We were approached by a local named ‘Ardi’ at the small island of Gili Boda, and he popped up again at the Labuan Bajo anchorage, wanting to know if we wanted fuel, laundry done, or to buy a wooden dragon from him. Wayne negotiated diesel with ‘Mr Ardi’ at 7,000 rupiah per litre and talked him down from 15,000 to 10,000 rupiah for unleaded. I was mildly impressed with Mr Ardi’s entrepreneurial efforts so I purchased a wooden Komodo dragon for 200,000 rupiah (talked him down from 250,000 mind you). Mr Ardi also offered us a taxi service into Labuan Bajo for 70,000 return plus he organised a couple of boxes of Bintang for us (for a small fee of course). He dropped us off at 9am and we asked him to pick us up at 3pm with the Bintang where we would pay him at the end of the day for his services. We kept our word and he did also, arriving at exactly 3pm to pick us up from the Labuan Bajo wharf. Considering I’ve heard about ‘rubber time’ in Indonesia, I was suitably impressed with his promptness.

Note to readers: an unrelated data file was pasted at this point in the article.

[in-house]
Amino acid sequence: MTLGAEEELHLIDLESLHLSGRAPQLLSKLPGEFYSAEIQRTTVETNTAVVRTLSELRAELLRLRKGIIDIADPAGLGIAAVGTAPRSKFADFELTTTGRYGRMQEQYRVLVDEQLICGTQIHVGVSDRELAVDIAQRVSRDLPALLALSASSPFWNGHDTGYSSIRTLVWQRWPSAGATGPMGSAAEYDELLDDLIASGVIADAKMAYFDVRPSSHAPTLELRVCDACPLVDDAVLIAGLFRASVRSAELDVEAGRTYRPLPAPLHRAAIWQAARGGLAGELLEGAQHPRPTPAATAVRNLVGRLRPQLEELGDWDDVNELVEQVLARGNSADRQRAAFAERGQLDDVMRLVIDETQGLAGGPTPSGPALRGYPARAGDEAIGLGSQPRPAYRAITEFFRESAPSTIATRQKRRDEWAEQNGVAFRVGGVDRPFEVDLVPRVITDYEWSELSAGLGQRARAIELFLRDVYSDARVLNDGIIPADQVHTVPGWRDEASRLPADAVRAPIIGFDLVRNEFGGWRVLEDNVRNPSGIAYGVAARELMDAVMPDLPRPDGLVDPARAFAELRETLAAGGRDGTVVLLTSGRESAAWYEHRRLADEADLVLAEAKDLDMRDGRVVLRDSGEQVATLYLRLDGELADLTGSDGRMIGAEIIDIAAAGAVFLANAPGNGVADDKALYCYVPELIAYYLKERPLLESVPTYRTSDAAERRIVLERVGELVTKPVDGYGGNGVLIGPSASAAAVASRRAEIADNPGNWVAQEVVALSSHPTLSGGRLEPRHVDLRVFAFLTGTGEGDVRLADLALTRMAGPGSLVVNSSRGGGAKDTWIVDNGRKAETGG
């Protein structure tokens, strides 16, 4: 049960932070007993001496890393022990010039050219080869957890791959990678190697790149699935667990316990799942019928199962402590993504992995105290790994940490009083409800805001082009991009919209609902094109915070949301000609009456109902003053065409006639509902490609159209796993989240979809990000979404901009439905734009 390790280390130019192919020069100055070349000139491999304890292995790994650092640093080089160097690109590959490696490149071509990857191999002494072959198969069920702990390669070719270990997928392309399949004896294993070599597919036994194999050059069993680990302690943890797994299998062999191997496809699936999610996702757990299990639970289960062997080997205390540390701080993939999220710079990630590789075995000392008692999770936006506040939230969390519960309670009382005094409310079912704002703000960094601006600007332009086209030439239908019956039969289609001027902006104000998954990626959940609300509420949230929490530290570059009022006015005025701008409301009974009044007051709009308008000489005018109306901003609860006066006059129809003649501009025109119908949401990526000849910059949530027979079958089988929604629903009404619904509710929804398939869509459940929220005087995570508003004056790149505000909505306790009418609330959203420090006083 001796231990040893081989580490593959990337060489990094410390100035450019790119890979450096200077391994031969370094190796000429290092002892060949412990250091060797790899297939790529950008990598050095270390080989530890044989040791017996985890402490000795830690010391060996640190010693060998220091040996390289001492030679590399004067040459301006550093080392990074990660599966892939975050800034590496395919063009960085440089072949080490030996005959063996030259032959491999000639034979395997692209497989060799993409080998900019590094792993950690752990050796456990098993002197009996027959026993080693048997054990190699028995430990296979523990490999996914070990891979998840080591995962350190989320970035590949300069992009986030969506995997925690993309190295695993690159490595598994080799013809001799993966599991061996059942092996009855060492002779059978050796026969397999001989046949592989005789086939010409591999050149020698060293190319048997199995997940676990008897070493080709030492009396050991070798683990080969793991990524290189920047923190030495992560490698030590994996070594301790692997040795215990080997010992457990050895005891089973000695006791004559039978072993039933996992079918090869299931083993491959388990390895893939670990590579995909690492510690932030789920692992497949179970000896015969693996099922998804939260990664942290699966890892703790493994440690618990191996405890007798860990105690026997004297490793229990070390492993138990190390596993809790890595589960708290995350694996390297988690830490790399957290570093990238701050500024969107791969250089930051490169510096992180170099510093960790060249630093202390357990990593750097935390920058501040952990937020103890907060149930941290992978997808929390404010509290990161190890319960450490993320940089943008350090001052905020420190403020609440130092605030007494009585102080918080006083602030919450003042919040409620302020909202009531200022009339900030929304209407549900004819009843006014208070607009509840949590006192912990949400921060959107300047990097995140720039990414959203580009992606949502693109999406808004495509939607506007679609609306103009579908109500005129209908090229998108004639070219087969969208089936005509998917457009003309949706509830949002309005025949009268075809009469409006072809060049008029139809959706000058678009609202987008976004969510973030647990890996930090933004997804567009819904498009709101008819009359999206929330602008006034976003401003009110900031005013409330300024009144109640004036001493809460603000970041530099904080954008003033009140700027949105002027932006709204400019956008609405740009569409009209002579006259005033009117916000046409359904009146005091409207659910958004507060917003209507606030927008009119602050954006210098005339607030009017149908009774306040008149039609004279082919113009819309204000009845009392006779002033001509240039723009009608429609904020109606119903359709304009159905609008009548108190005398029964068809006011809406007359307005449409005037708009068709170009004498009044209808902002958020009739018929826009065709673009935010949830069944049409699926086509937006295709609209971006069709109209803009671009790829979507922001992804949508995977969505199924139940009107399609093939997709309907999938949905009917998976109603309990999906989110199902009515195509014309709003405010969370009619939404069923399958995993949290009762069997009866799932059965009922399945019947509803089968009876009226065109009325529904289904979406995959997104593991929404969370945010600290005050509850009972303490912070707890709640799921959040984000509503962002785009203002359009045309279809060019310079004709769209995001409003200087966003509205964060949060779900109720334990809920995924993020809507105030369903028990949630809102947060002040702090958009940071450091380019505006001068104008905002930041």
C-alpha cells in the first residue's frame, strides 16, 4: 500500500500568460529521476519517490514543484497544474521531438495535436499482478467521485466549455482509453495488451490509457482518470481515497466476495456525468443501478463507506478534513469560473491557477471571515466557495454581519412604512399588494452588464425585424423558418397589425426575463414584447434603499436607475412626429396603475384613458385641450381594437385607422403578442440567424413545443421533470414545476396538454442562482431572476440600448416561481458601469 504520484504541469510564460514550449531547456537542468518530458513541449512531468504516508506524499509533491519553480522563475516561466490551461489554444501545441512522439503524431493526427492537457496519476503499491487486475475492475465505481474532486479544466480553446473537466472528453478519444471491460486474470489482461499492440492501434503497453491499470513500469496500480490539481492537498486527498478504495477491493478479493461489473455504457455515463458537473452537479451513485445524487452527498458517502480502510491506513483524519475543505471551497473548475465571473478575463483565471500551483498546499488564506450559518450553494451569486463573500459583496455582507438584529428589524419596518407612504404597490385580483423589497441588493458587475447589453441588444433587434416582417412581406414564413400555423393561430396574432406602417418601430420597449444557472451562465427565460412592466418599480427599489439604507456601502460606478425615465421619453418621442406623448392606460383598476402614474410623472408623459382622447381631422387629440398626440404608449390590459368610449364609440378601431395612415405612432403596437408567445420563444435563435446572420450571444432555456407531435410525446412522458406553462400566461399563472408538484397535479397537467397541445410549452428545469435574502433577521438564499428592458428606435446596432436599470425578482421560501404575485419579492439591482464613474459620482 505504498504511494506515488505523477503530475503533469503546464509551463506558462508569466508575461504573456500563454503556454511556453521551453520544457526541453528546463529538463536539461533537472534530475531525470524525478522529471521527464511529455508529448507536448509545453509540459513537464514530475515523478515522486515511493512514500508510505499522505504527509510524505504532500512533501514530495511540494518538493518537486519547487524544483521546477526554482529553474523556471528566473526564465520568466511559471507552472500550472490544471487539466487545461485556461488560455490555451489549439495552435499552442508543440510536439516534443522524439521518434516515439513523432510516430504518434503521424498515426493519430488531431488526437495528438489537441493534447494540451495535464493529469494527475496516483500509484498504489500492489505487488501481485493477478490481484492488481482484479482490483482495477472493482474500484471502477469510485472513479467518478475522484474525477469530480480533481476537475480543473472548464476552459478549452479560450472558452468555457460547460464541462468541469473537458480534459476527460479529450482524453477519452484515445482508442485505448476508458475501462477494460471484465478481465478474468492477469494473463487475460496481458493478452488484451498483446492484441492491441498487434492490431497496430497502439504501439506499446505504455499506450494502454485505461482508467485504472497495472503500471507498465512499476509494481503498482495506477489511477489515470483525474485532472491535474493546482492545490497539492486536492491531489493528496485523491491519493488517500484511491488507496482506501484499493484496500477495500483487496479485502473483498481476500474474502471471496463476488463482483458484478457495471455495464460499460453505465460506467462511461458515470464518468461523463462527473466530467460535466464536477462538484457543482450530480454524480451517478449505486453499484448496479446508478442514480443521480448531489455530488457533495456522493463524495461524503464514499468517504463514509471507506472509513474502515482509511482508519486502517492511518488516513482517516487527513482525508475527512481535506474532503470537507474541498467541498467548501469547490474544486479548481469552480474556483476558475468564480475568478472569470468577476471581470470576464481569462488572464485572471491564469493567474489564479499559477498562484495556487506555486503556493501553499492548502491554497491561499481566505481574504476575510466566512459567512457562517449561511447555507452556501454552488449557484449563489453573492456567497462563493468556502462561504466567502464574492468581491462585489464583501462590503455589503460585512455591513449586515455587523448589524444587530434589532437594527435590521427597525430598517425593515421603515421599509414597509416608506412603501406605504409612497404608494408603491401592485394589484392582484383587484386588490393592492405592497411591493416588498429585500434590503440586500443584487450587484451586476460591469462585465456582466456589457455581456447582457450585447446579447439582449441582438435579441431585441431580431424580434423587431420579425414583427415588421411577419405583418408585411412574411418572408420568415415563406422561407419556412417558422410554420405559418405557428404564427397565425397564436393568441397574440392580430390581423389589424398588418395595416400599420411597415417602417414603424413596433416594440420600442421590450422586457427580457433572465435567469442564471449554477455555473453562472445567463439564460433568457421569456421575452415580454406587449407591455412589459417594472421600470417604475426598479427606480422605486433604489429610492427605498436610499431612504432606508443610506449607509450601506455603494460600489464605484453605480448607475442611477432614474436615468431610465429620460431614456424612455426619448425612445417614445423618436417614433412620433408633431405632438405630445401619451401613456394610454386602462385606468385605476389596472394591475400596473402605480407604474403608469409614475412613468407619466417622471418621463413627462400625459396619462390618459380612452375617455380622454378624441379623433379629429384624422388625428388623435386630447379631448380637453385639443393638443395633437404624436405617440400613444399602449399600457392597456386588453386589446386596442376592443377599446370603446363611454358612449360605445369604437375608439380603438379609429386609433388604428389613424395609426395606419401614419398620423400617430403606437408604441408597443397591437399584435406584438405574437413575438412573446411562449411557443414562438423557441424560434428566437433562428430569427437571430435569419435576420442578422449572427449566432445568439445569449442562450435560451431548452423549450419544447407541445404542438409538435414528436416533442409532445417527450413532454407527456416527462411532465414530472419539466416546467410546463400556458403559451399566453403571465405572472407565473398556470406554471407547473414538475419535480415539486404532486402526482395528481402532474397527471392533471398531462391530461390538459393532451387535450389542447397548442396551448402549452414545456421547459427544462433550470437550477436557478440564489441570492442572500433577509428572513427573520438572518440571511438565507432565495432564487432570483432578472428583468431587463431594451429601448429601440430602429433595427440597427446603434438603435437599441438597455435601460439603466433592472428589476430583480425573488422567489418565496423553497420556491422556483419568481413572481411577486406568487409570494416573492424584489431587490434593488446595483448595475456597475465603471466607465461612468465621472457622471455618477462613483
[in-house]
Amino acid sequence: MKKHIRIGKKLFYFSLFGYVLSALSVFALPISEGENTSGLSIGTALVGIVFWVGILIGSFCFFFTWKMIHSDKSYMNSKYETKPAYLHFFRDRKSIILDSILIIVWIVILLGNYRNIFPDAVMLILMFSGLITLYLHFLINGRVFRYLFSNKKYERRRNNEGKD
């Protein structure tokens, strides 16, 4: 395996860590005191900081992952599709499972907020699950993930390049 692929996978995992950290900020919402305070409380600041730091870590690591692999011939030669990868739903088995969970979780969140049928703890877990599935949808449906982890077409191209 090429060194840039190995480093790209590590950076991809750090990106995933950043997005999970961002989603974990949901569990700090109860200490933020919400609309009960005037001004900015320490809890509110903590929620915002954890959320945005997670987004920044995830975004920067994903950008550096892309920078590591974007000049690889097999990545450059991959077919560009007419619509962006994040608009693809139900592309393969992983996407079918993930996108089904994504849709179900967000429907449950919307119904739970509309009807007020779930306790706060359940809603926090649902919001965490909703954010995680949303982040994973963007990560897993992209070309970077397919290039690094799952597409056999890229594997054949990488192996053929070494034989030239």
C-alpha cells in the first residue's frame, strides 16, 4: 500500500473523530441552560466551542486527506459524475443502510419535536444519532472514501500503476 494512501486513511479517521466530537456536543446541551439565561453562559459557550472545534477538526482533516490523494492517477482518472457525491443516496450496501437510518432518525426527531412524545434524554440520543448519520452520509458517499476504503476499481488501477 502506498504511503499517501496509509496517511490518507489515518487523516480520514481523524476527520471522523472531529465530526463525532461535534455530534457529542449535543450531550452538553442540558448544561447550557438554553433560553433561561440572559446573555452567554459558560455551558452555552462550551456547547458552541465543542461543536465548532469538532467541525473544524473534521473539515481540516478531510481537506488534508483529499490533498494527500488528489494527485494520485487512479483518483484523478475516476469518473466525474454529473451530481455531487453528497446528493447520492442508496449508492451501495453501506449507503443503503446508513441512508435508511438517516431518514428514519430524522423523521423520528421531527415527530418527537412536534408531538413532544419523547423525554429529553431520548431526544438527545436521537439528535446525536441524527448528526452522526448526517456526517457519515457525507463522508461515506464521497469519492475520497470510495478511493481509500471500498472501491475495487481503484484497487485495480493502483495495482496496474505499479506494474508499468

In Labuan Bajo we strolled the dusty streets onto the fresh food market along the wharf then made our way to the Mediterraneo restaurant where we had a pizza each for around $6 and used their free wireless service to update our emails, etc. until such time we could find an outlet to credit our iPads.
We topped up with fuel, groceries and beer at Labuan Bajo, said farewell to Mr Ardi, and left towards Rinca with the promise of seeing Komodo dragons. It was a short distance to Rinca from Labuan Bajo and joining us ashore was the crew from Dol’Selene and Recluse. What we thought was a 50,000 entry fee soon turned out to be 50,000 each for park entry; 50,000 for camera usage (our own mind you) 50,000 for anchoring in the Komodo National Park for three days plus a small fee for the rangers dental fund. All up is was around $20 for the two of us to visit. Not too bad, but would be easier if they just had one fee. They’d probably make more money too. Other yachties had decided to take a local tour to Rinca from Labuan Bajo and paid around 450,000 each which was a bit excessive. Mind you, I really expected the small anchorage at Rinca to be full of yachts but there was only two other yachts there when we arrived, making the journey worthwhile.